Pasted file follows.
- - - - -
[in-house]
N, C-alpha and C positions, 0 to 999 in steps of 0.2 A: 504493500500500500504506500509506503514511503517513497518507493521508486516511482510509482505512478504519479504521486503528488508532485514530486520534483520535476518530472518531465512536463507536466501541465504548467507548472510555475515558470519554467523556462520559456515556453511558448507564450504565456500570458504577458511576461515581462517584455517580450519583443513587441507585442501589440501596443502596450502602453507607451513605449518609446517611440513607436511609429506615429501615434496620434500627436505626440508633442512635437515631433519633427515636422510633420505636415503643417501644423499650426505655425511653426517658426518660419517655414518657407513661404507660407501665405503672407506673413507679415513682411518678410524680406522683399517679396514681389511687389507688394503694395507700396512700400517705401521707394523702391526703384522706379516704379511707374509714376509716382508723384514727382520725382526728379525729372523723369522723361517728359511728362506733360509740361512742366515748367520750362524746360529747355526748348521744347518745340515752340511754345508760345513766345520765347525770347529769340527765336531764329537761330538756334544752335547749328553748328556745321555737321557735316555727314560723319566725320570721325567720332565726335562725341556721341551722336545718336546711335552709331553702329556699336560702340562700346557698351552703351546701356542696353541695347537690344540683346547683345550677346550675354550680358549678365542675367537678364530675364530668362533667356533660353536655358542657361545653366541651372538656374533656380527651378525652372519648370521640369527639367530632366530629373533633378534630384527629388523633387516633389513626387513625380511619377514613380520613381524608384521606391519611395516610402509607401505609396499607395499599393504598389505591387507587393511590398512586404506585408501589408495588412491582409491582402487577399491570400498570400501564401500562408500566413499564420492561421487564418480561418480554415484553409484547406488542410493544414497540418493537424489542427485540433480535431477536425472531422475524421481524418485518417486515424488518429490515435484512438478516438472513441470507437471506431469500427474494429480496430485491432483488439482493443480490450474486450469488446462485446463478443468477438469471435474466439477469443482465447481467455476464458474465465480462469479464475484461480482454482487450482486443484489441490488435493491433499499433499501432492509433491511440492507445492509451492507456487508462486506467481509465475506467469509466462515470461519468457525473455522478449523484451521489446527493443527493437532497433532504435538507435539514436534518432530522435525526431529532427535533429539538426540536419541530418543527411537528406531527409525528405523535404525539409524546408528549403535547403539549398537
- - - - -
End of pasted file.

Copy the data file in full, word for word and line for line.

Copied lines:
[in-house]
N, C-alpha and C positions, 0 to 999 in steps of 0.2 A: 504493500500500500504506500509506503514511503517513497518507493521508486516511482510509482505512478504519479504521486503528488508532485514530486520534483520535476518530472518531465512536463507536466501541465504548467507548472510555475515558470519554467523556462520559456515556453511558448507564450504565456500570458504577458511576461515581462517584455517580450519583443513587441507585442501589440501596443502596450502602453507607451513605449518609446517611440513607436511609429506615429501615434496620434500627436505626440508633442512635437515631433519633427515636422510633420505636415503643417501644423499650426505655425511653426517658426518660419517655414518657407513661404507660407501665405503672407506673413507679415513682411518678410524680406522683399517679396514681389511687389507688394503694395507700396512700400517705401521707394523702391526703384522706379516704379511707374509714376509716382508723384514727382520725382526728379525729372523723369522723361517728359511728362506733360509740361512742366515748367520750362524746360529747355526748348521744347518745340515752340511754345508760345513766345520765347525770347529769340527765336531764329537761330538756334544752335547749328553748328556745321555737321557735316555727314560723319566725320570721325567720332565726335562725341556721341551722336545718336546711335552709331553702329556699336560702340562700346557698351552703351546701356542696353541695347537690344540683346547683345550677346550675354550680358549678365542675367537678364530675364530668362533667356533660353536655358542657361545653366541651372538656374533656380527651378525652372519648370521640369527639367530632366530629373533633378534630384527629388523633387516633389513626387513625380511619377514613380520613381524608384521606391519611395516610402509607401505609396499607395499599393504598389505591387507587393511590398512586404506585408501589408495588412491582409491582402487577399491570400498570400501564401500562408500566413499564420492561421487564418480561418480554415484553409484547406488542410493544414497540418493537424489542427485540433480535431477536425472531422475524421481524418485518417486515424488518429490515435484512438478516438472513441470507437471506431469500427474494429480496430485491432483488439482493443480490450474486450469488446462485446463478443468477438469471435474466439477469443482465447481467455476464458474465465480462469479464475484461480482454482487450482486443484489441490488435493491433499499433499501432492509433491511440492507445492509451492507456487508462486506467481509465475506467469509466462515470461519468457525473455522478449523484451521489446527493443527493437532497433532504435538507435539514436534518432530522435525526431529532427535533429539538426540536419541530418543527411537528406531527409525528405523535404525539409524546408528549403535547403539549398537